Hybrid Work Could Be a Game-Changer in the Workplace — or a Disaster

Hybrid or flexible employment has enormous promise for workers and businesses around the world.
However, how it plays out will be determined by the daily decisions made by leaders and teams.

The majority of businesses will shift to a hybrid or flexible work environment in the next months, giving employees varying degrees of flexibility in terms of where, when, and how they work.
If you’ve ever managed virtual teams or team members, you might believe you’ve been here before, but this is going to be very different.

Some employees are eager to return to the office after a year and a half of working remotely, while others have enjoyed not having to commute and being able to work from anywhere.
Some people believe that achieving work-life balance entails drawing clear lines between work and leisure time. Others define it as the ability to work at any hour as long as the job is completed.

What is known is that employee expectations are wide-ranging and higher than they have ever been. My team recently conducted a series of assessments with leaders from a variety of firms in order to identify and map out their views about where and how work should be done. Three things emerged from this:

  • Workplace mindsets are more diverse than they’ve ever been. The preferences of executives for virtual versus office-based work, as well as flexible versus structured employment, were all over the place.
  • Leaders imagined that others shared their preferences more closely than they actually did.
  • As leaders manage this transition with those who may approach work in very different ways, curiosity and empathy are more vital than ever.

Many businesses are already experiencing higher-than-average employee turnover. Employees have stated that if their current employer fails to match their expectations in terms of work and life, they will seek employment elsewhere.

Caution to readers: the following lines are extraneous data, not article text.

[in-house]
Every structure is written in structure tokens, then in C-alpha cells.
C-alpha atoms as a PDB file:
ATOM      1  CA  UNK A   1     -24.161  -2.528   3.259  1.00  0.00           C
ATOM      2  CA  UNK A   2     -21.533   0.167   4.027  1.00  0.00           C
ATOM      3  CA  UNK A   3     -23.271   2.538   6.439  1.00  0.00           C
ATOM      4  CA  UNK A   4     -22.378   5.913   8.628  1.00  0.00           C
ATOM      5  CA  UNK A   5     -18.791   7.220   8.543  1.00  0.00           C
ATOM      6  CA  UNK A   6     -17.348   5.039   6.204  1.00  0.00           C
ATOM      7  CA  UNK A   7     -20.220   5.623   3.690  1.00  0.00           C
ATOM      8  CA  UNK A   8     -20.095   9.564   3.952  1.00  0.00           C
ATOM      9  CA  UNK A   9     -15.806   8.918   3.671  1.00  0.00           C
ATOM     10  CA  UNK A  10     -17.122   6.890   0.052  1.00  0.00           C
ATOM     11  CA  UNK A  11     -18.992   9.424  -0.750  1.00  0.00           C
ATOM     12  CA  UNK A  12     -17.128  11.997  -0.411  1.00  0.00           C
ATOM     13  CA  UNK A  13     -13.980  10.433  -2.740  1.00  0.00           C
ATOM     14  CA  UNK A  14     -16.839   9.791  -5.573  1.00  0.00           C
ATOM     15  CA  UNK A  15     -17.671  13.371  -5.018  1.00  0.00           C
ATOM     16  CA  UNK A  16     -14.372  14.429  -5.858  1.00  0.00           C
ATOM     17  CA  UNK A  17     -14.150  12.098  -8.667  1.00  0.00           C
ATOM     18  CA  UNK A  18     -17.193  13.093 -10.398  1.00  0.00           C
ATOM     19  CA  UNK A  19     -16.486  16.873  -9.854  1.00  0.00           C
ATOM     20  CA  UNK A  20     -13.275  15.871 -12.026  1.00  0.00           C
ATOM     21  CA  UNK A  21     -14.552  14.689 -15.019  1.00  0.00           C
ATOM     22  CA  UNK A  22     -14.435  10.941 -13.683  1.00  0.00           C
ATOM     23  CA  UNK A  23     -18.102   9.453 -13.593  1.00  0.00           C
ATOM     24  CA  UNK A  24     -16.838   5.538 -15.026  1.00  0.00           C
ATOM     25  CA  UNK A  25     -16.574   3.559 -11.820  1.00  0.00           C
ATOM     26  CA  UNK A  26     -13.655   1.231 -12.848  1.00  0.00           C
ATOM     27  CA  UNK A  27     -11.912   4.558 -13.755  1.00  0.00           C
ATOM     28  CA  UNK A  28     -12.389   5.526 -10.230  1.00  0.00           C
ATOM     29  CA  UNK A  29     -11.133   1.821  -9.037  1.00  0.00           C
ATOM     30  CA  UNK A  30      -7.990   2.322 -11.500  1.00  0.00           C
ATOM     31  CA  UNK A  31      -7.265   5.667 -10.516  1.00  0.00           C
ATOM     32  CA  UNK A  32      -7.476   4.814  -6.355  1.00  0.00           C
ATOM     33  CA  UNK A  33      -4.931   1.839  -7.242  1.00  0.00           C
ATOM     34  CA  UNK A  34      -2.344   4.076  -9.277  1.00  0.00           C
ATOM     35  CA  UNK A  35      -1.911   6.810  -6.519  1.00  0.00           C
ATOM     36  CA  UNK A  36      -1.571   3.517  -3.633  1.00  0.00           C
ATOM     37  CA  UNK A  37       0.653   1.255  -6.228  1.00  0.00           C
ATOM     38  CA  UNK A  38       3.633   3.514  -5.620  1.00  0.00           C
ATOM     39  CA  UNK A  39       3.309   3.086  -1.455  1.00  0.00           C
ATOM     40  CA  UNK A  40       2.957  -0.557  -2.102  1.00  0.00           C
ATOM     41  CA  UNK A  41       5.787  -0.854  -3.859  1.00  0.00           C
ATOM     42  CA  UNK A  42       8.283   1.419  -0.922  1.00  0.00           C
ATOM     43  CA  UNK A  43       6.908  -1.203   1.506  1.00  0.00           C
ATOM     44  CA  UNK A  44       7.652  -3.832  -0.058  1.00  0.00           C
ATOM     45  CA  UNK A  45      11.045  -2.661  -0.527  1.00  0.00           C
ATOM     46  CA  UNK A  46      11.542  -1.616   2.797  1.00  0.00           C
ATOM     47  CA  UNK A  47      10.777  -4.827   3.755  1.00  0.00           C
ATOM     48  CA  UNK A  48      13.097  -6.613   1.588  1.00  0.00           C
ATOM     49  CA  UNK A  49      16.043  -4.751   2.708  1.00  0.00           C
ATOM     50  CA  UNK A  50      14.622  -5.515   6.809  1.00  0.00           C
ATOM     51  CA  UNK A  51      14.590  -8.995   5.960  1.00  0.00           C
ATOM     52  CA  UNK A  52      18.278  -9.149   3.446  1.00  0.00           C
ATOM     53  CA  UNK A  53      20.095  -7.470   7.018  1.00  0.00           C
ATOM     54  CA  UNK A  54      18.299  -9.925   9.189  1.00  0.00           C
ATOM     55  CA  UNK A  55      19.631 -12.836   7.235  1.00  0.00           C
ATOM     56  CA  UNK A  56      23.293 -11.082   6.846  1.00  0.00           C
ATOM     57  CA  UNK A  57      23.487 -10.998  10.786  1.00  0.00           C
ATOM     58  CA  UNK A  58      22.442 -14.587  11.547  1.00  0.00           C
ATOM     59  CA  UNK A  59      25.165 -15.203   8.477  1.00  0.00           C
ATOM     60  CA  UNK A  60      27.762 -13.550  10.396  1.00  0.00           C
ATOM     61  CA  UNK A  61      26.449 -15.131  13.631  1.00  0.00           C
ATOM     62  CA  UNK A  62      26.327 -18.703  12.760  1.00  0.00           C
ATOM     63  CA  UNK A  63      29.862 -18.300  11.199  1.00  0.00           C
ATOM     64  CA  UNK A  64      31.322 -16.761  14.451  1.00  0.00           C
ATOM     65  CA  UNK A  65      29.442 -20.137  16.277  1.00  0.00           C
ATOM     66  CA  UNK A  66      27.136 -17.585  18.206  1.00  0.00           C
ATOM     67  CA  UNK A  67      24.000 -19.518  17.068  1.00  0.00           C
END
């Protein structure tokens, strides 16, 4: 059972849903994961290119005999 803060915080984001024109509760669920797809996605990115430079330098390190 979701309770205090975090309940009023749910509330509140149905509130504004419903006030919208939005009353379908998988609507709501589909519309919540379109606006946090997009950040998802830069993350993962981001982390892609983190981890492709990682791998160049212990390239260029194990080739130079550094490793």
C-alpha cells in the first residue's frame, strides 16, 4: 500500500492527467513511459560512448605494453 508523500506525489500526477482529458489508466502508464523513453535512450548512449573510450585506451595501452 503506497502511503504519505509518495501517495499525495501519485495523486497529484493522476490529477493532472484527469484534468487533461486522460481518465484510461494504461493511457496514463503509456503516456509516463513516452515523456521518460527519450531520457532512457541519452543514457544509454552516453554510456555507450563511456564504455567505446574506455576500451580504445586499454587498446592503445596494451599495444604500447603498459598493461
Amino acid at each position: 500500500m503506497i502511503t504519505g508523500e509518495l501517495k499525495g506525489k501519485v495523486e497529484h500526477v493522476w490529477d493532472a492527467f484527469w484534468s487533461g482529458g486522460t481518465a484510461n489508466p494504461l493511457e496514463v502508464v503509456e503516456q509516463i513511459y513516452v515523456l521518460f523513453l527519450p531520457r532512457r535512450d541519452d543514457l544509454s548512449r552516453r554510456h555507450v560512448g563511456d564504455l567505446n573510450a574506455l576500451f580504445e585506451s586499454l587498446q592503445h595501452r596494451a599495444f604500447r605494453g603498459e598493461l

Companies have conducted extensive research, soul-searching, and planning in order to develop hybrid work policies. After all, these frameworks must be equitable and inclusive, while also balancing the demands of individuals, teams, and the organization. Now the question is: how will these recommendations actually work out, even if they have the finest of intentions?

What factors will affect the hybrid strategy of a business? 

The easy part is over: hybrid plans, policies, and new workplaces have been completed. However, for many businesses, the next step is less clear: how leaders, teams, and employees will really translate and apply the concepts into new ways of working.

The following factors will eventually determine whether or not a company has a hybrid or flexible work culture:

  • The leaders’ and employees’ perspectives on how they function best;
  • The thousands of (often minor) decisions your leaders will make every day in critical situations;
  • The ability of your teams to figure out what hybrid means to them, and then how they learn and iterate to reach high performance;
  • The ability of your company, its management, and its employees to adapt to ongoing change.

It’s safe to suppose that we won’t get it immediately away. Instead, leaders and teams must be deliberate in their approach to returning to work and react rapidly as events unfold.

When the environment changes so radically, the approach to leadership and team collaboration must shift as well. Companies that foster a culture of humanism, empathy, and rapid learning will be the most successful.

Getting ready for a hybrid future

Although no two businesses will handle the shift to hybrid work, in the same manner, there are key considerations that all businesses should consider. As you move forward with hybrid or flexible models, here are three critical methods to consider:

1. Use simulations to prepare your leaders for what lies ahead

Hybrid and flexible work will require more senior leadership across your organization, leadership that can balance competing priorities and negotiates unfamiliar ground.